As the adage goes, to fail to plan is to plan to fail.
Jesting, political claptrap and unseemly rancor was the order of the day during the prime minister’s contribution to parliamentary debate Wednesday instead of an articulation of government’s plan to restore Abaco and Grand Bahama — a now consistent indication that this administration is content to rest on the invaluable benevolence of international aid groups over demonstrating leadership in the aftermath of crisis.
Reading from a recent post-Dorian report on The Bahamas by Standard and Poor’s (S&P), the prime minister highlighted the S&P’s view that, “Preliminary information available to us suggests that the long-term effects of the hurricane on credit quality could be limited provided that the government is able to respond in a timely manner to the various challenges posed by the natural disaster.”
Even as this opinion was read, the requisite proposed legislation to enable certain incentives for economic recovery on both islands had still not been tabled, keeping benefits for storm victims and the economies on both islands out of reach.
Further, the prime minister emphasized the S&P’s view that “it is possible that Dorian may not lead to meaningful deterioration in The Bahamas’ economy, fiscal performance, debt burden and external assessment”.
The fact is that the economies of Grand Bahama and Abaco — which together contributed approximately 14 percent of total government revenue last budget year — have suffered catastrophic setbacks, and the extent to which the country’s overall economic fallout can be held to sustainable levels will depend on a clear, workable and demonstrated plan for recovery.
Though the prime minister has stated the government’s desire to restore the economy of East Grand Bahama, he read a report from the Grand Bahama Power Company advising that restoration of electricity supply as existed in the area prior to Dorian is not economical, and that power generation and supply for the east requires “a government resettlement and community rebuild plan”.
Yet, no such plan was announced or foreshadowed.
Though he spoke to the need for debris cleanup, no announcement was made on contracts for cleanup in the east nor an explanation given on why such contracts have not yet been issued as has been done for Abaco.
Many hundreds on Grand Bahama are homeless post-Dorian, but temporary housing options have only been announced for Abaco. Those left homeless in the east have had to rely on close to 40 family-sized tents generously provided through local Rotary clubs.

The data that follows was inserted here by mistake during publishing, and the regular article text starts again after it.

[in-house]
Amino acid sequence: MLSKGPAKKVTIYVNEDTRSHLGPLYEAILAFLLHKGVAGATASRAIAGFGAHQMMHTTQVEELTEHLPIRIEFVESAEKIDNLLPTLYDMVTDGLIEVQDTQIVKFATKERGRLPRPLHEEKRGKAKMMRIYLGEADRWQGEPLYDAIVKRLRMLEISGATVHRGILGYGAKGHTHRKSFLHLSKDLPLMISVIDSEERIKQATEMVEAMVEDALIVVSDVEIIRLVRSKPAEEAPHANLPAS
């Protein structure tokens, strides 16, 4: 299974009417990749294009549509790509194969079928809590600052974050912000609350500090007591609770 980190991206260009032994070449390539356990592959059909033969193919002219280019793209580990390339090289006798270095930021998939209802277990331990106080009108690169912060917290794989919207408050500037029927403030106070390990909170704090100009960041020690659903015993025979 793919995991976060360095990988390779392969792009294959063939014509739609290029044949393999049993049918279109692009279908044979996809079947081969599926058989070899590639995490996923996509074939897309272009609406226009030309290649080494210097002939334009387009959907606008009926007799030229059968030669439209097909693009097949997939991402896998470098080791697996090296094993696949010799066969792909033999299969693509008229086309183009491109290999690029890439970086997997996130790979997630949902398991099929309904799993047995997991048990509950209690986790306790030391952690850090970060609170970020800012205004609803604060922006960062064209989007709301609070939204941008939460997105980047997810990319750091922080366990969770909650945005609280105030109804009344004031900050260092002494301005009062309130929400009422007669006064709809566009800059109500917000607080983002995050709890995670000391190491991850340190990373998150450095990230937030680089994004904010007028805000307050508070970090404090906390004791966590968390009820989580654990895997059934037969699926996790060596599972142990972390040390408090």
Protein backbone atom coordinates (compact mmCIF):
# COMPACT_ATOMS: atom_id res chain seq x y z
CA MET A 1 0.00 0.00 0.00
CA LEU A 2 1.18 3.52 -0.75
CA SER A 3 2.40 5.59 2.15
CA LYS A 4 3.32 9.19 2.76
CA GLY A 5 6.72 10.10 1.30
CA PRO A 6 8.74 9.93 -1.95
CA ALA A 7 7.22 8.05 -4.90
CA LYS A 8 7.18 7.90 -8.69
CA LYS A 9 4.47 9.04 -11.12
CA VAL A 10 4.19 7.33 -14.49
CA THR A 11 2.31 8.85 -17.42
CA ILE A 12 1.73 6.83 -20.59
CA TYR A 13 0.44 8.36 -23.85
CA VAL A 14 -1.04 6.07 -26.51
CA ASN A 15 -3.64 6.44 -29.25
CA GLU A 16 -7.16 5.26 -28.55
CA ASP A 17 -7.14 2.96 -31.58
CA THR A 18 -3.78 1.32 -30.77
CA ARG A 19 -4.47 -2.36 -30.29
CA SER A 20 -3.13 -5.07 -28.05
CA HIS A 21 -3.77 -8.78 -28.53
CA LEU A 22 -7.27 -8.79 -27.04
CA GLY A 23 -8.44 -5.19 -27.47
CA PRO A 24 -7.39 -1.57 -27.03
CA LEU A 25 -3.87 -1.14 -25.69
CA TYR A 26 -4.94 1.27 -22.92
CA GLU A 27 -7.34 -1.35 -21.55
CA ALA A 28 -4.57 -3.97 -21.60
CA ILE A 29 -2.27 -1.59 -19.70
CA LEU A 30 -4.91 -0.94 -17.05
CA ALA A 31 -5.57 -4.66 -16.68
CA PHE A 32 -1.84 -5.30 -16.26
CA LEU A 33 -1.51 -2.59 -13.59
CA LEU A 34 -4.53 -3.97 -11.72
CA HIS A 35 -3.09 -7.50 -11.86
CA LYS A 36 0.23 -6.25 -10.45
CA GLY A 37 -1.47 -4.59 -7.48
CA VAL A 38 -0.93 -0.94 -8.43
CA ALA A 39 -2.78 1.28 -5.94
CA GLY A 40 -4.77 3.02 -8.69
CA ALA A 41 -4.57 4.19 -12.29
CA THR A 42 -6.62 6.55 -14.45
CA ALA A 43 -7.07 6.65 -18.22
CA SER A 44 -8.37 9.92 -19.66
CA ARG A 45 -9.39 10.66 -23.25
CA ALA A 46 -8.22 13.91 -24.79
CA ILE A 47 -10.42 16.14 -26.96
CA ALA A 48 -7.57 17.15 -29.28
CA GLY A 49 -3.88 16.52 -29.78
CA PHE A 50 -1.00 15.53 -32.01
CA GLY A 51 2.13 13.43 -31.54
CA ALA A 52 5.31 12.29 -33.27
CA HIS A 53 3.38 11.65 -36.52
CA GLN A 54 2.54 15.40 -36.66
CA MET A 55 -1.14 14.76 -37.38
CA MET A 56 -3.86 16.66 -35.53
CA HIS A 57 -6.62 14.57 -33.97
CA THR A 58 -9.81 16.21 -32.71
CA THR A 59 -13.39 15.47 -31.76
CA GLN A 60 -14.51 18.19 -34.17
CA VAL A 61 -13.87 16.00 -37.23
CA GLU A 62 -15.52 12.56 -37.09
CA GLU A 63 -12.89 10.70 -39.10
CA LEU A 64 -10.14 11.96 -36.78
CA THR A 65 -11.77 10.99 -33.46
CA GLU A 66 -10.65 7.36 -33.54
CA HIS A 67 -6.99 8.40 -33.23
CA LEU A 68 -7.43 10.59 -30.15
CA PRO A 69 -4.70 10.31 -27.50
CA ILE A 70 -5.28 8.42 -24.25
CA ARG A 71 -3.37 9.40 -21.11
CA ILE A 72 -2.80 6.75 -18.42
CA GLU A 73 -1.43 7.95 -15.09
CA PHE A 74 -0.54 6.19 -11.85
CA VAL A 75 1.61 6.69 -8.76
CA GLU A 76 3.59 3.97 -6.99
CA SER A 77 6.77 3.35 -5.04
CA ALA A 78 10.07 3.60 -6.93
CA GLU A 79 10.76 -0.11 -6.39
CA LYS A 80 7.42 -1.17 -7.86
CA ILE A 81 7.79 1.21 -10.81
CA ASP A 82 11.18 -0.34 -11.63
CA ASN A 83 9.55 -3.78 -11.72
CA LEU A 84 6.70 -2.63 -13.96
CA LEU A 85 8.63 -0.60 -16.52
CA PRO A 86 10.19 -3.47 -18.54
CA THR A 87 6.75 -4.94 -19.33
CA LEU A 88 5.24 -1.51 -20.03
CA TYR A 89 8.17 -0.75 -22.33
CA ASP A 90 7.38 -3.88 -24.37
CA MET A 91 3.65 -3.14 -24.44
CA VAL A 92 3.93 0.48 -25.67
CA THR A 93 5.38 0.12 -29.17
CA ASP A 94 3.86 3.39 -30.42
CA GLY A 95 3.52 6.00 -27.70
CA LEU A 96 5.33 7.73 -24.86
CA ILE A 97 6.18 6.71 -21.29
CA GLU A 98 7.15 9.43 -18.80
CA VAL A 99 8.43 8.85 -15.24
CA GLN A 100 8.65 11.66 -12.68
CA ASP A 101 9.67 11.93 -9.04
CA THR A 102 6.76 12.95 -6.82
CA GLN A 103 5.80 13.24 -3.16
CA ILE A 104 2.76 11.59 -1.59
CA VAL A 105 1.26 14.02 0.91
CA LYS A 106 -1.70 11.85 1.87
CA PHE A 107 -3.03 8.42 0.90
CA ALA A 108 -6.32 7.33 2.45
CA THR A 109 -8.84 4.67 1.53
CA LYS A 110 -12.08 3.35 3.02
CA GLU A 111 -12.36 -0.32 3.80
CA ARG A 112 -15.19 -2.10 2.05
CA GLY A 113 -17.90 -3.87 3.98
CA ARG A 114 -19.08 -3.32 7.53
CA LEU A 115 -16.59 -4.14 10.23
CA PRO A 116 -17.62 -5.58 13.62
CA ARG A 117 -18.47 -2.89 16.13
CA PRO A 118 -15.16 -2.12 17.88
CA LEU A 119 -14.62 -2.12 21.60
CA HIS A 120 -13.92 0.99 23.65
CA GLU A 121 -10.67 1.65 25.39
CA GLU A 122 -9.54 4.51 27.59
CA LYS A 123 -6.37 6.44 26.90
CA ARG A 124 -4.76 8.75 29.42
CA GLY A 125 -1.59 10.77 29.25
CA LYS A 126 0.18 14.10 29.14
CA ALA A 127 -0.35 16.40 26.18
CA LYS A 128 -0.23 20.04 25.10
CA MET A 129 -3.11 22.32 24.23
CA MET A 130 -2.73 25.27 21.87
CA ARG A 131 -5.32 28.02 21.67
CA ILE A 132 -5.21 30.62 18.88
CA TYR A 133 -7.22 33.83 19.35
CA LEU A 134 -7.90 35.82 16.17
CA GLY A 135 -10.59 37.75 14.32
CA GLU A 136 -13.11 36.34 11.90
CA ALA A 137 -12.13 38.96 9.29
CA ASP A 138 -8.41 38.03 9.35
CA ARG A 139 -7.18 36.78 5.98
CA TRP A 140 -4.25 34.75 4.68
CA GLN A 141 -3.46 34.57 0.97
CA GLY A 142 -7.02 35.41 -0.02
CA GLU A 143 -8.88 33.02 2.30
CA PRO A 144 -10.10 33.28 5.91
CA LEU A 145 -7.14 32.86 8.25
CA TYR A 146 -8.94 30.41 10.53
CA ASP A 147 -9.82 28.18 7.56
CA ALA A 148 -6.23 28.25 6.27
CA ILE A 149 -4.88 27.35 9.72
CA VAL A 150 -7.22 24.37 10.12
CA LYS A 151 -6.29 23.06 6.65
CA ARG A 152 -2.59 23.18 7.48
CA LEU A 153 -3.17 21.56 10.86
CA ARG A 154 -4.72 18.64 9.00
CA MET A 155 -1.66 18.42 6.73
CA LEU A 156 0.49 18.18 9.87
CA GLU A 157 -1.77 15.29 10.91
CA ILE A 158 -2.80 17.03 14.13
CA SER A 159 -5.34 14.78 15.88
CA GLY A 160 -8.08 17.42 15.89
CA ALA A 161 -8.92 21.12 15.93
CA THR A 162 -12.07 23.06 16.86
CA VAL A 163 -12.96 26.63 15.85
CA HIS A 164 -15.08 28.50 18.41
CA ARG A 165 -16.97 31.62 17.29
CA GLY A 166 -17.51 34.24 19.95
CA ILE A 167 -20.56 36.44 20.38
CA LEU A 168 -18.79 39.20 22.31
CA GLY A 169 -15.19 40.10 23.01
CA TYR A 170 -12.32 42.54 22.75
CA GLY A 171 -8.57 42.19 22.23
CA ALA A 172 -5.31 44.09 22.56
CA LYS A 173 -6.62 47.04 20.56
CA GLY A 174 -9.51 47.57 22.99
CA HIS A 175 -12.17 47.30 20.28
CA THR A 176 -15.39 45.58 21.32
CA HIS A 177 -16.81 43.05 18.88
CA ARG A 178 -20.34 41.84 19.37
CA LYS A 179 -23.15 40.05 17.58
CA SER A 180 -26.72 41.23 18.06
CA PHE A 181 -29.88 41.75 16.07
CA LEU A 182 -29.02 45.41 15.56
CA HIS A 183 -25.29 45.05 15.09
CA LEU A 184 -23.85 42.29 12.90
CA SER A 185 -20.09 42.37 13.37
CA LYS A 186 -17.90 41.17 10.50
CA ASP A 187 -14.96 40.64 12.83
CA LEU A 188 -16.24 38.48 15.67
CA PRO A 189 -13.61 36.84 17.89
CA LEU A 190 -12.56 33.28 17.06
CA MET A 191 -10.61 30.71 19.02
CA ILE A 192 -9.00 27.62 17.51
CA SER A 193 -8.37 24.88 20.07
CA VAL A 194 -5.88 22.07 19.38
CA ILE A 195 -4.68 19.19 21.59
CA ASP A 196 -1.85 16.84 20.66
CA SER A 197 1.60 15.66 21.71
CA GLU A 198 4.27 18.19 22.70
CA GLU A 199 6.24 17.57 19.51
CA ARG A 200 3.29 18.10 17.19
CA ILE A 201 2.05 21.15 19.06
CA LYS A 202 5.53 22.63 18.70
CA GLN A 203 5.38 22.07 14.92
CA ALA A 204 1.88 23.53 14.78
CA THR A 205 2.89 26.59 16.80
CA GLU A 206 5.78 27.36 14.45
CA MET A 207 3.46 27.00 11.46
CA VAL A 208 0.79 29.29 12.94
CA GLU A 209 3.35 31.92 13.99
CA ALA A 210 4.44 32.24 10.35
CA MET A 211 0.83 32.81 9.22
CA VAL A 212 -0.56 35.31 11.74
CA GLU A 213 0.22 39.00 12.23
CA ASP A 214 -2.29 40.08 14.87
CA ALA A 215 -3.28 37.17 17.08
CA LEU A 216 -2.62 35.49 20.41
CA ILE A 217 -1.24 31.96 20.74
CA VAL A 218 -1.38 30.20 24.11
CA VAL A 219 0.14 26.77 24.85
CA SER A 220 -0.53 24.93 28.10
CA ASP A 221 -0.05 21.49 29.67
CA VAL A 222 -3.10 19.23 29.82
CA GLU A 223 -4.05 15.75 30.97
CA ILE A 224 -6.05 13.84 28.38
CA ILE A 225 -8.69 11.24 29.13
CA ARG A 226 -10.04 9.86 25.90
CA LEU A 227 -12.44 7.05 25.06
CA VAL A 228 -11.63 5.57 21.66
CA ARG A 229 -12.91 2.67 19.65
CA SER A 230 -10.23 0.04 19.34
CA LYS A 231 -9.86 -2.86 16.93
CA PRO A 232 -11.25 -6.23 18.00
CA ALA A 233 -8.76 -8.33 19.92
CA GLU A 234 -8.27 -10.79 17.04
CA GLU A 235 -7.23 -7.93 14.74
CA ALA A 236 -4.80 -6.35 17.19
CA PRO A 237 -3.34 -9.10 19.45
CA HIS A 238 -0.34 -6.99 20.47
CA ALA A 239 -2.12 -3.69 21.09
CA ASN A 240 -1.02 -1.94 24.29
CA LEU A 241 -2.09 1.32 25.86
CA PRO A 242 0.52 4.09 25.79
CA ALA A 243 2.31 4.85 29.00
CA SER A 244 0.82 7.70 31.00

No power, no large-scale cleanup and no housing translates into no recovery.
Government schools on Grand Bahama remain closed, even as the prime minister advised that all but two of the island’s public schools sustained only minor damage.
No plan was foreshadowed for the way forward for students in the east whose schools were leveled by the storm.
In his contribution to Wednesday’s debate, newly appointed minister Iram Lewis, who is now charged with oversight of reconstruction on both islands, gave no rebuilding plan or even an update on reconstruction efforts to-date.
And though Finance Minister Peter Turnquest highlighted categories of intended spending for donations and hurricane credit and insurance funding, no plan was communicated on how repairs and replacement of critical public infrastructure, such as Rand Memorial Hospital in Freeport, will be financed.
Restoration can hardly be contemplated for the nation’s second-largest economy without a public hospital.
While government ministers harkened to a hope that lives will be restored and residents will be more resilient in the aftermath of Dorian, this will not happen by sheer faith, nor can it happen over the long term substantively at the hands of international agencies.
It is becoming increasingly apparent that a comprehensive plan to bring this hope to fruition may not exist, and in failing to craft and execute such a plan, the government runs the very real risk of overseeing failure in the economies and future of both islands.